book review blogs
As usual, it's like a curtain dropped here. The last hurricane sucked all the warm air and humidity out to sea, and now even a steady sun has trouble raising the temperature out of the sixties. Although I'm sad that summer's over, and wishing it had been a better one weatherwise, I'm ready to hunker down, work, and read. If you're in the same mood, a thriller by Stieg Larsson is a good way to acclimate to the new reality. And don't forget to click on the icon for more bloggy book reviews!
The Girl Who Played with Fire
By Stieg Larsson
Alfred A. Knopf, New York, 2009
God, I wish Stieg Larsson were still alive and writing.
Larsson, editor-in-chief of the Swedish magazine Expo and an expert on right-wing extremism, died of a heart attack in 2004, leaving behind the manuscripts for three of a planned ten-book series of thrillers. The first book, The Girl with the Dragon Tattoo, was a huge hit when it came out in Europe a year after his death, and the English translation met similar acclaim in 2008.
Now the second book, The Girl Who Played with Fire, is out in English, following the career of Lisbeth Salander, a bizarre but thoroughly engaging character from the first book.
Expect to stay up late.
Dragon Tattoo introduced us to Mikael Blomkvist, an investigative journalist who has been convicted of libeling a billionaire industrialist. While waiting to serve his short prison sentence, he’s hired to write a memoir and investigate the disappearance of his subject’s niece forty years earlier. He brings in Salander, a private investigator, computer whiz, and pierced and tattooed misfit, to help him out. The two endanger themselves to uncover the hideously seamy circumstances behind the niece’s fate.
The politics and intrigue in these books ring true for very good reason: Larsson’s real life was not far different from Mikael Blomkvist’s. He was noted internationally as a tireless foe of rightist organizations, and reportedly was subject to death threats as a result.
His Blomkvist is a fine, compelling character, although nothing unique for a thriller. Salander is something else again, Larsson’s vision of what Pippi Longstocking would be like as an adult. Longstocking, the beloved pigtailed character in Astrid Lindgren’s series of children’s books, is exceptionally strong, smart, and self-reliant but exceptionally anti-social if you cross her.
That’s Salander to a tee, and she may be my favorite character in contemporary literature. She’s a scary-smart, a kick-ass heroine, yet as confused and vulnerable as it’s possible to be without spending life in a fetal position. It all fits together in one wonderful mass of human complexity.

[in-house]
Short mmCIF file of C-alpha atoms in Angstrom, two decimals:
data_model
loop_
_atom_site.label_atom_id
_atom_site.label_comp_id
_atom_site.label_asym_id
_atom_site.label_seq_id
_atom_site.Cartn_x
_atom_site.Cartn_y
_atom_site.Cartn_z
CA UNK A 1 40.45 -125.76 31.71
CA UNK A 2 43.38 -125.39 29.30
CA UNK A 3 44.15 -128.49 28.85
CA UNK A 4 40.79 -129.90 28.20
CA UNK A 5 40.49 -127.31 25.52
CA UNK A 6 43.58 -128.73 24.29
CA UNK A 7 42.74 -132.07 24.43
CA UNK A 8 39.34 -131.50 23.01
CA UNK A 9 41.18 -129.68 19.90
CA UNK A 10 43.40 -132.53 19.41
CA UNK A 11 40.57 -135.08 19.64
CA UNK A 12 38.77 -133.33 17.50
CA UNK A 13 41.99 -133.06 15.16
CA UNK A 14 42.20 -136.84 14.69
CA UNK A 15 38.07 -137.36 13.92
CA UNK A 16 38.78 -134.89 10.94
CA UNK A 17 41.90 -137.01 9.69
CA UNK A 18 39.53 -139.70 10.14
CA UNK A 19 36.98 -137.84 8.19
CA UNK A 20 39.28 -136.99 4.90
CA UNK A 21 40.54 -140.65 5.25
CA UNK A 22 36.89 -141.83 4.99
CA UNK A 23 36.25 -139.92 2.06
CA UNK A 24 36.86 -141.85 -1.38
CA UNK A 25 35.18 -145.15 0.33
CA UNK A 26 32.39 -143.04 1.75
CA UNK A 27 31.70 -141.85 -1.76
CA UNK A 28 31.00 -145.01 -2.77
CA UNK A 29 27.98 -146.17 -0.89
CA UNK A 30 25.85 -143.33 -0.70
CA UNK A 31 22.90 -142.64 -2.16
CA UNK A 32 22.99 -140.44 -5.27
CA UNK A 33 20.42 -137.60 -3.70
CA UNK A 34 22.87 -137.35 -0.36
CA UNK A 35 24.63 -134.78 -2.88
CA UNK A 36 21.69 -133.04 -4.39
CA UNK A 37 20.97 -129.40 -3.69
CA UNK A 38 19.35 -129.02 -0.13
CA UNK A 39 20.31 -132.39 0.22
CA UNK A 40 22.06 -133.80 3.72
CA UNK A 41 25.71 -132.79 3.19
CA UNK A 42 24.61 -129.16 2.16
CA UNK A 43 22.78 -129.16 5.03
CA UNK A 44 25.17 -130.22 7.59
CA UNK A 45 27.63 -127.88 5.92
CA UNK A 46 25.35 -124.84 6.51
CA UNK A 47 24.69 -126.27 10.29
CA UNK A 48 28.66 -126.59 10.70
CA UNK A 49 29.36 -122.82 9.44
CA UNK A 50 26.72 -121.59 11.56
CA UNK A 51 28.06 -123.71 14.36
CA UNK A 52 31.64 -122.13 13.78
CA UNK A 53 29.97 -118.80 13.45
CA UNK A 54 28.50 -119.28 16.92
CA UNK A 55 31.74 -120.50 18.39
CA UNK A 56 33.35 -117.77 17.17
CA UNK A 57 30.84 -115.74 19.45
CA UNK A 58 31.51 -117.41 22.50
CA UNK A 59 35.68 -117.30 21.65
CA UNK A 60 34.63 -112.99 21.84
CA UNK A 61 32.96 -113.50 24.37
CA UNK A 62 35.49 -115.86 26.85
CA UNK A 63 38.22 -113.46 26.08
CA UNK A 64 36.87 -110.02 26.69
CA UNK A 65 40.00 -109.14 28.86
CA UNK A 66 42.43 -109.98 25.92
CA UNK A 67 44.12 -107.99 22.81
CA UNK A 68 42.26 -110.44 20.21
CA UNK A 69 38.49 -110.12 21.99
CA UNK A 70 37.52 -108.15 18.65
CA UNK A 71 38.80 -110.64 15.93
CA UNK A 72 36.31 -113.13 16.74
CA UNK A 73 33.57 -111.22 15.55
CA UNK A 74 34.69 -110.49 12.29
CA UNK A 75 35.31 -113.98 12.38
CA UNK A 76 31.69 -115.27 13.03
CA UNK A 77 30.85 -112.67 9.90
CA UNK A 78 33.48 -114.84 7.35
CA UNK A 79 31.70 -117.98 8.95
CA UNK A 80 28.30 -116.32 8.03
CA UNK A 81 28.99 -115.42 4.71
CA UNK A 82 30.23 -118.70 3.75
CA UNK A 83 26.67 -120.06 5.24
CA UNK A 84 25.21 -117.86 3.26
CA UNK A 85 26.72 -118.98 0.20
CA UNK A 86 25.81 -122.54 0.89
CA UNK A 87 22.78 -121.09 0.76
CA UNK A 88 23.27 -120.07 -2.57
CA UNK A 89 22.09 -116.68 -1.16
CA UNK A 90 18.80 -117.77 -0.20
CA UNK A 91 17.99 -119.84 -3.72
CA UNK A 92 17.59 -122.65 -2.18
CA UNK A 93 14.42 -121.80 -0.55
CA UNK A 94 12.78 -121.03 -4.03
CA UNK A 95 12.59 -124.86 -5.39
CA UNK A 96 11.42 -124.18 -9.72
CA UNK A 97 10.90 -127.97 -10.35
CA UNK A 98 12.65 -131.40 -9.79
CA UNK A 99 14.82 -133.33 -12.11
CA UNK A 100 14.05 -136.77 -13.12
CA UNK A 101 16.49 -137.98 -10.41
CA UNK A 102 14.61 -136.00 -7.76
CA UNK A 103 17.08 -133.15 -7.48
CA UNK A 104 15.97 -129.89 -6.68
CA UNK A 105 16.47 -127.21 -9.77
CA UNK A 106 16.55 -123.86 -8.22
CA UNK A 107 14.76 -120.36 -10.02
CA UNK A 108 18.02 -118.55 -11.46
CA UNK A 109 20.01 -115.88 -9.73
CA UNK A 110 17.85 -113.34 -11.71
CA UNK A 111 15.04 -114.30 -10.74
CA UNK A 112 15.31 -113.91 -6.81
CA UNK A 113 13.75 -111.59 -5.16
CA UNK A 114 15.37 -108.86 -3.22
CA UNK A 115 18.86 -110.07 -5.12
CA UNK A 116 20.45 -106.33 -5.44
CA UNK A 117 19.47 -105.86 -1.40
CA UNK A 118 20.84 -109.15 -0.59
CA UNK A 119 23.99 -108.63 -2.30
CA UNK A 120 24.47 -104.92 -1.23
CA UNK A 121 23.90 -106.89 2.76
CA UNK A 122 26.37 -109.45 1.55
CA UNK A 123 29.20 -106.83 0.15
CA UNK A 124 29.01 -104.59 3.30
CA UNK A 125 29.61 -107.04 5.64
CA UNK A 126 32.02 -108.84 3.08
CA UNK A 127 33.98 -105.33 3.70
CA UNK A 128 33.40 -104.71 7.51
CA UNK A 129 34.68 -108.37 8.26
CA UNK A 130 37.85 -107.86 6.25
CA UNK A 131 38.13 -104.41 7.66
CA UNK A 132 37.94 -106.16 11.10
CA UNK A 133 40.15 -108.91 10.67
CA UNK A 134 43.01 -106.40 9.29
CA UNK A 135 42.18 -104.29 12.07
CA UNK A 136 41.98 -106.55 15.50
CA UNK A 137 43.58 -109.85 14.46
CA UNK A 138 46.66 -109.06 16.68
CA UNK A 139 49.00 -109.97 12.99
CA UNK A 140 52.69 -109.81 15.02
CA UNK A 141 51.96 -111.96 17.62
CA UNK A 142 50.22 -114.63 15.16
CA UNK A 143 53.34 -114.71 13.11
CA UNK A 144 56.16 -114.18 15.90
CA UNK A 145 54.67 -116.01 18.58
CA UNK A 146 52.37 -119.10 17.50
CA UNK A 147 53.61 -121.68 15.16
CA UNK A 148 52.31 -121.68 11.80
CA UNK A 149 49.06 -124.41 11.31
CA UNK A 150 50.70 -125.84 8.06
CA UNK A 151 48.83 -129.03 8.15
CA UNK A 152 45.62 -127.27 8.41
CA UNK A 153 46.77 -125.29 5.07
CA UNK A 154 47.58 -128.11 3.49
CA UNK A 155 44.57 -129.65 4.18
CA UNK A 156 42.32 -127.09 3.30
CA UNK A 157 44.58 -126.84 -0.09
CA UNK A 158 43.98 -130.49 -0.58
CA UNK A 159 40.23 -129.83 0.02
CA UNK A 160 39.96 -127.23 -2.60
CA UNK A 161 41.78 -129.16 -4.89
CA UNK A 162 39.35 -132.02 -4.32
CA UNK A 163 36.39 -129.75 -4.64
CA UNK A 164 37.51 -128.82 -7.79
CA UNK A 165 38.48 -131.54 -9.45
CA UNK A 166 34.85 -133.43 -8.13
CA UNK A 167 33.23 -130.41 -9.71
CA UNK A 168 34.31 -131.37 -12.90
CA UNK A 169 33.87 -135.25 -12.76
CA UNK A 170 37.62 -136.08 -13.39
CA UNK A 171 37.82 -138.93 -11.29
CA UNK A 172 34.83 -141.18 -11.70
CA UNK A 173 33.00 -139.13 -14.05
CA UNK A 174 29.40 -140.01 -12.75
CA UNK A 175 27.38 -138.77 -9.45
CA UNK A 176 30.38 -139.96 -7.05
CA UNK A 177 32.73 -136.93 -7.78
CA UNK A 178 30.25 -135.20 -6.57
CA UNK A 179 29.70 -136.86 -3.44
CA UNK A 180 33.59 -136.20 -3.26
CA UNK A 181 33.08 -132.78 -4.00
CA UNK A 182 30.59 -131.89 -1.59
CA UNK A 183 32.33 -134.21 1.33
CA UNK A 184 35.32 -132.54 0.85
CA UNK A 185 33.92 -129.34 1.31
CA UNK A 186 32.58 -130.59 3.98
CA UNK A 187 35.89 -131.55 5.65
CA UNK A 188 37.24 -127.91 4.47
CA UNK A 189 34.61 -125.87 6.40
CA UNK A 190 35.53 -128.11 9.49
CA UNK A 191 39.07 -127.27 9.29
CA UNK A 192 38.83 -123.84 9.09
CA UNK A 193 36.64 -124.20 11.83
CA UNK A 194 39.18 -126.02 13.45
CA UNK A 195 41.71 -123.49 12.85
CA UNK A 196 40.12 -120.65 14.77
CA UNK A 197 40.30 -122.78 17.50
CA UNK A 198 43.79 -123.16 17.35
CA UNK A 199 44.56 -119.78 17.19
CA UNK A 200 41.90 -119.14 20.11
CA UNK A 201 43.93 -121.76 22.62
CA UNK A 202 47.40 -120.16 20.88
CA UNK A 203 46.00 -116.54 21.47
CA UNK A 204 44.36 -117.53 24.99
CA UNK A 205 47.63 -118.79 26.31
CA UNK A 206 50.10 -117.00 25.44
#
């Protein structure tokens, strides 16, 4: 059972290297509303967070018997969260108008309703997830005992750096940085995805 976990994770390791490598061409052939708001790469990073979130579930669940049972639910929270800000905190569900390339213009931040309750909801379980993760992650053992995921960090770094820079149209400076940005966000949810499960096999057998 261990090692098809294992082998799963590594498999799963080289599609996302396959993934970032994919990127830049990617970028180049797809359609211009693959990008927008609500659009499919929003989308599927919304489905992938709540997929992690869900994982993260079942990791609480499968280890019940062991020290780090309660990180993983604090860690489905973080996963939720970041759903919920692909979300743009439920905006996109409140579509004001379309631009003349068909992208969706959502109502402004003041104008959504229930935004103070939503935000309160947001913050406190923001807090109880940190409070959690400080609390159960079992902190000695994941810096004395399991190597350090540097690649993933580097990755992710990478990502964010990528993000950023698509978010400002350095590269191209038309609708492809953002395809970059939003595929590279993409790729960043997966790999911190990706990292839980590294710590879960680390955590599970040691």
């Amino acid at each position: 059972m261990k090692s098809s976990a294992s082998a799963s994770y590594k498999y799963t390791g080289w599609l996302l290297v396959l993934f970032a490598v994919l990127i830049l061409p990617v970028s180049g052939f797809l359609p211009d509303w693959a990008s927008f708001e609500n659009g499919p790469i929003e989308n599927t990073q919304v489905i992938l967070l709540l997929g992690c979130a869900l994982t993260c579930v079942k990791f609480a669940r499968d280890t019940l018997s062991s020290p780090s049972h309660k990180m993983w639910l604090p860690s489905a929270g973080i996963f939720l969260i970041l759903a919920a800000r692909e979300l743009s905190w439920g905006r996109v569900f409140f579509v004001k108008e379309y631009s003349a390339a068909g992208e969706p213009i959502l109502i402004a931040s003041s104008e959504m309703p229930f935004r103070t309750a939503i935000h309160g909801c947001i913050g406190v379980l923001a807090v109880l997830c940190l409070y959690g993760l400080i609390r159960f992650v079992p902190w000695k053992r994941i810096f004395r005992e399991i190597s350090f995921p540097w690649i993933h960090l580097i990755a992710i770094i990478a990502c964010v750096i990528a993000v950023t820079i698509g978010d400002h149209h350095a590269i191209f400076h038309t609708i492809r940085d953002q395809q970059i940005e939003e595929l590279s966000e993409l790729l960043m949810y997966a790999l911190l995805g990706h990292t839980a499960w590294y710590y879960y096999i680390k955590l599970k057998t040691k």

In Played with Fire, Salander takes her turn as main character, with Blomkvist riding shotgun. We learn much, much more about “All the Evil,” the terrible childhood events that sent Salander into the Swedish mental health system and, eventually, into the hands of the sadistic guardian we met in the previous book.
All is not what it seems in Salander’s past, as the Stockholm police discover when she becomes prime suspect in a triple murder. The girl depicted in social service records hardly resembles the real girl at all. Why is that? You’ll find out, probably at 2 a.m.
Both of these books have their oddities, mostly in structure. Dragon Tattoo’s libeled industrialist plotline, although interesting and necessary to the series, slows things in the beginning and still has loose ends to be tidied up when the main event is over. That’s a disadvantage in a book that’s otherwise as tight as a drum.
The first half of Played with Fire is a more compelling read than the early pages of Dragon Tattoo, which has to fill us in on the libel suit before it gets moving. The second half, although still a blazing page-turner, goes overboard on Salander’s grievances against the world, and risks turning into a polemic. What happens to her at the end is just a tad too far-fetched, almost played for humor but not quite.
Nevertheless, I’d bring Stieg Larsson back from the dead any day. And I’m holding my breath for The Girl Who Kicked the Hornet’s Nest, the next and—sadly—the final book in the series.